- 2019, P.G. County: $45,000 Verdict. A woman was bit by a Rottweiler in her thigh and lower leg. She hired a lawyer and filed a lawsuit alleging the owner knew of the dog's aggressive tendencies yet still failed to keep the dog on a leash. The jury awarded $25,000 in medical bills but only $20,000 in pain and suffering for a total of $45,000.
- 2017, Greenbelt: $545,000 Verdict. A 7-year-old girl is bitten by a pit bull owned by her parent's landlord. She has five surgeries, permanent scars on her legs, and, not surprisingly, post-traumatic stress from the attack. She is awarded $270,000 for her pain and suffering $275,000 for her past and future medical expenses. (A pretty light award given the scope of the child's injuries.)
- 2012, Baltimore: $27,619 Verdict. A minor female is playing in her front yard when she is mauled by a neighbor’s pit bull. The dog had escaped from a nearby house and caused permanent dog bite injuries to the young girl’s face, arm, and leg. Plaintiff claims that the defendant failed to control her animal and keep it on her own property. Defendant denied liability. The Baltimore City jury that heard that case did not but it and awarded a $27,619 verdict.
- 2011, Upper Marlboro: $70,000 Verdict. A plaintiff is on a walk with his dog. The defendant’s dog escapes from a fenced yard and began making threatening motions towards the plaintiff. After a brief scuffle between the animals, the dog bites the plaintiff's hand. He goes to Prince George’s Hospital where he requires surgery. He hires a Maryland dog bite lawyer who files a lawsuit, alleging negligence and strict liability - the defendant knew or should have known about his dog’s violent propensities and failed to keep it in his own yard. Defendant denies liability and argues that the victim’s dog was responsible for the bite. The Prince George's County jury awarded $70,000 to the plaintiff.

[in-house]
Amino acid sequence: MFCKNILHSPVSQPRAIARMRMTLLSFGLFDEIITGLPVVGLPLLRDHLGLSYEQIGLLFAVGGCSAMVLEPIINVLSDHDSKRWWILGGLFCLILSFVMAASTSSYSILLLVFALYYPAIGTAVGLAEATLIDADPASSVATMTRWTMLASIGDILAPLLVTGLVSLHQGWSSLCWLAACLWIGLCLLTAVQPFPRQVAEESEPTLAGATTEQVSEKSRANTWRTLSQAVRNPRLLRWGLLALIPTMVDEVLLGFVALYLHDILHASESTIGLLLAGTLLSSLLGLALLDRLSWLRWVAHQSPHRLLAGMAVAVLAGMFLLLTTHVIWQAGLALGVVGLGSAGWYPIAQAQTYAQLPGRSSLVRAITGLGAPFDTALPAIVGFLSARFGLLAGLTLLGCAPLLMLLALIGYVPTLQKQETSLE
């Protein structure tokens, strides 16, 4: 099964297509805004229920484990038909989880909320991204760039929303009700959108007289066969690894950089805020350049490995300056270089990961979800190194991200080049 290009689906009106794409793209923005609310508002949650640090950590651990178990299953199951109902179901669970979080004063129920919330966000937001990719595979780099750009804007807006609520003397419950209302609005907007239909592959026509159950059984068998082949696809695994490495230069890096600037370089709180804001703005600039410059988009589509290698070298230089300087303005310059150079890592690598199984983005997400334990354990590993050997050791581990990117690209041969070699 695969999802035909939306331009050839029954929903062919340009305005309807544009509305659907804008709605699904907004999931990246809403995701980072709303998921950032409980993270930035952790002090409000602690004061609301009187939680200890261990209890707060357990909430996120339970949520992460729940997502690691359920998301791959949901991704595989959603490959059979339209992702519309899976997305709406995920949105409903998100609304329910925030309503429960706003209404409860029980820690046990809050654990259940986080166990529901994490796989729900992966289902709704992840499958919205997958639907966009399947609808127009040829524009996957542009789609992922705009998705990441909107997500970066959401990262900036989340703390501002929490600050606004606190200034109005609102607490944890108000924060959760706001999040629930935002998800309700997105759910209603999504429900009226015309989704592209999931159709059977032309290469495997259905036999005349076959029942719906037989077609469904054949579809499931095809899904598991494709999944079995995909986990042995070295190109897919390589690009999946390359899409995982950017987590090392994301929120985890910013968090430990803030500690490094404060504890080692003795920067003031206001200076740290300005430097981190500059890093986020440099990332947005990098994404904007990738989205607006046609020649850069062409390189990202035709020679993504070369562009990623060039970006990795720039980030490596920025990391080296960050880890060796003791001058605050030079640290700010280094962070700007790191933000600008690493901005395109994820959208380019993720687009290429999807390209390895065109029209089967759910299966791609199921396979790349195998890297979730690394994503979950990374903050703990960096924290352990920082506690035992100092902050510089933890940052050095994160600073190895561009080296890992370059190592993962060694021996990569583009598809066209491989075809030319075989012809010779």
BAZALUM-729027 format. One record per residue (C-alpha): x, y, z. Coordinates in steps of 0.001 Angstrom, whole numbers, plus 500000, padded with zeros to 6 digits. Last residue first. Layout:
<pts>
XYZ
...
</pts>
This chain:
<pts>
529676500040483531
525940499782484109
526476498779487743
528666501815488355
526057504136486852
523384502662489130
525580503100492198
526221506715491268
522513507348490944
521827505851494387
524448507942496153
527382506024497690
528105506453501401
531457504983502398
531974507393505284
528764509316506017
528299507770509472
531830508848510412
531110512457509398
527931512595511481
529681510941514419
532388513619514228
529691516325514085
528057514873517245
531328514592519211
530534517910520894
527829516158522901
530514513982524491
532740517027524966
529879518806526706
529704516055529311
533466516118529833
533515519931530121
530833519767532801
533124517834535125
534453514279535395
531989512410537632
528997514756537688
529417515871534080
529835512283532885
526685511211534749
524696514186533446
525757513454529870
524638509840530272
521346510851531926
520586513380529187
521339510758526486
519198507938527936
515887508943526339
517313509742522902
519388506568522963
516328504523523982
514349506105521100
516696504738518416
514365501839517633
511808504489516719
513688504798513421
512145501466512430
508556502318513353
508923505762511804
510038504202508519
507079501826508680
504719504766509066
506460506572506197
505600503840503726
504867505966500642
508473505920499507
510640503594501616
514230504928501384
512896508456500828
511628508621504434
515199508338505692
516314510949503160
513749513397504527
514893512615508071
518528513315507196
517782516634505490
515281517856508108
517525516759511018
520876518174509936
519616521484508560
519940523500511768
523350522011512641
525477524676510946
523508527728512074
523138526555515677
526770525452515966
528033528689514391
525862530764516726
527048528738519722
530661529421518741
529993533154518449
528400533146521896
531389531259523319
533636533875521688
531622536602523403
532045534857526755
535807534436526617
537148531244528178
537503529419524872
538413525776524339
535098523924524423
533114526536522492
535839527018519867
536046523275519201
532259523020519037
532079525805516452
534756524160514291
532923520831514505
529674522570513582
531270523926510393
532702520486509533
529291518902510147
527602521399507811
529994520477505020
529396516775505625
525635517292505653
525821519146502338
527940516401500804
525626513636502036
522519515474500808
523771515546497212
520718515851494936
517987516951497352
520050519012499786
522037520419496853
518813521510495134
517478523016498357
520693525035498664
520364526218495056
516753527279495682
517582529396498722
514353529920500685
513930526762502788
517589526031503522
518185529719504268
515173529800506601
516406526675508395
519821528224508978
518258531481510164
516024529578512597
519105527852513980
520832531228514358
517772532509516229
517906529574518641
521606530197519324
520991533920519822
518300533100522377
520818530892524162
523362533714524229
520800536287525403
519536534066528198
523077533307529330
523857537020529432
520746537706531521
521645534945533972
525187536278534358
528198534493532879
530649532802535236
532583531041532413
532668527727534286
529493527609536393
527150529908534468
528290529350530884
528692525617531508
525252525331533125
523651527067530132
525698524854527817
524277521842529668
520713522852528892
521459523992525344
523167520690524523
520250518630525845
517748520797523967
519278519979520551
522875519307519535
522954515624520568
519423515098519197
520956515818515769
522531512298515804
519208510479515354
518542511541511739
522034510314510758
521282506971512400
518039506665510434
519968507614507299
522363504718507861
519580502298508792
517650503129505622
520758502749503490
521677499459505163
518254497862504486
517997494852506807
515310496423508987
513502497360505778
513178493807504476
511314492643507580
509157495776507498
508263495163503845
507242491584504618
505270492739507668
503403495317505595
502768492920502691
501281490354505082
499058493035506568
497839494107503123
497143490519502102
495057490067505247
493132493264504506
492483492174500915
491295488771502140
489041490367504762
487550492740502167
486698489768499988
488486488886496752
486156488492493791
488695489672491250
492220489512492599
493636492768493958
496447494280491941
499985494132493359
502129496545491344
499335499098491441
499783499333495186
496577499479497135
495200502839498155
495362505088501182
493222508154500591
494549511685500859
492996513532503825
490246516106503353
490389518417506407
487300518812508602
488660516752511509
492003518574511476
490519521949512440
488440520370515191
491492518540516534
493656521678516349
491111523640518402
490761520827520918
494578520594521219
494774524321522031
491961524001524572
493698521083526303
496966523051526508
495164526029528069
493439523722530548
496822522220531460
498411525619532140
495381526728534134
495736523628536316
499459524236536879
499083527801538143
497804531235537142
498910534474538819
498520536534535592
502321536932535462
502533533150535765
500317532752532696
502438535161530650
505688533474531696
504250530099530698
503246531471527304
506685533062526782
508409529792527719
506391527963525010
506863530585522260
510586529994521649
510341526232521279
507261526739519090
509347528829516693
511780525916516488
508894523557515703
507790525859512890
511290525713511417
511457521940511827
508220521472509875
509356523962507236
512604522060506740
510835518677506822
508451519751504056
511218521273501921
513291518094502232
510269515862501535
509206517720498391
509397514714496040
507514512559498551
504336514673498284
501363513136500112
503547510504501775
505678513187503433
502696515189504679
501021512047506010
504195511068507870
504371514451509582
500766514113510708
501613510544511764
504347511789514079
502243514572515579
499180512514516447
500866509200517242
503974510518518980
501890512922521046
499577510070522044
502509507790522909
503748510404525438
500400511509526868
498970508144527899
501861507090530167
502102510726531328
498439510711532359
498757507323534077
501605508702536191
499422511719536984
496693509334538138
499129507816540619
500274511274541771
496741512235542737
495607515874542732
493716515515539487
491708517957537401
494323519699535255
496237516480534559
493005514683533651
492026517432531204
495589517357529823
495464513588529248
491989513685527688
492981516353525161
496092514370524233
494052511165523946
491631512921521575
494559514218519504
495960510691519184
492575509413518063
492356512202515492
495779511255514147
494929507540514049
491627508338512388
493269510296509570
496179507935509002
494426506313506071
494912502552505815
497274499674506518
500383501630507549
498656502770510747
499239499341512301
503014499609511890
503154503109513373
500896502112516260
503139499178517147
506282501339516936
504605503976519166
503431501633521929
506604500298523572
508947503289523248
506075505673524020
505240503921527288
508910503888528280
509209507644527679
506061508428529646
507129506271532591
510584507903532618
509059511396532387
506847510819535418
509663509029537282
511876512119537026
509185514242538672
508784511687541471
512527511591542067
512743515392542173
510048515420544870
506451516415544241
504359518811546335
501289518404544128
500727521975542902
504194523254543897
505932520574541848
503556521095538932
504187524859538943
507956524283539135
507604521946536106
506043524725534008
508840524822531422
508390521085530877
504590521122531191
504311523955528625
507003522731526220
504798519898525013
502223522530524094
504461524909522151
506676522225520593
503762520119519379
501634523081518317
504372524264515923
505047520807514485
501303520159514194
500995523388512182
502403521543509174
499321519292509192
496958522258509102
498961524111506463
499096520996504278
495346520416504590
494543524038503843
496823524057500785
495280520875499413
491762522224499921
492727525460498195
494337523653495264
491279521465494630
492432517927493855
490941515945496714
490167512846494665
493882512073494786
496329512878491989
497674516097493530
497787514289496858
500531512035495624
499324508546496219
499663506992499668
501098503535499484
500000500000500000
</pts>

- 2011, Upper Marlboro: $110,000 Verdict. A mailman is on the job and delivering a parcel to the defendant’s home when a pit bull terrier breaks through the front door and attacks him. The dog mauls the mailman for over ten minutes and inflicts carpal tunnel syndrome, nerve and tendon damage, as well as PTSD. Additionally, the mailman has scarring and lost income and future earning capability. The mailman sues the dog's owners and the apartment renters, claiming they did not properly restrain their animal. The renting company is granted a motion for summary judgment because the owners misrepresented their pets as boxers. The judge declares the owners to be in default and awards the victim $110,000 in damages.
The median dog bite verdict in Maryland is $24,600. There are no average settlement statistics published. Our law firm's average dog bite settlement in Maryland is around $175,000. Of course, that tells you nothing about the settlement compensation you can expect in your case but it gives you some idea of the ranges of dog bite payouts. Also keep in mind some dog bite cases involving serious, permanent injuries can have a much higher value than this estimated average settlement.
Also, remember our law firm only handles larger dog bite cases which might inflate our average case value.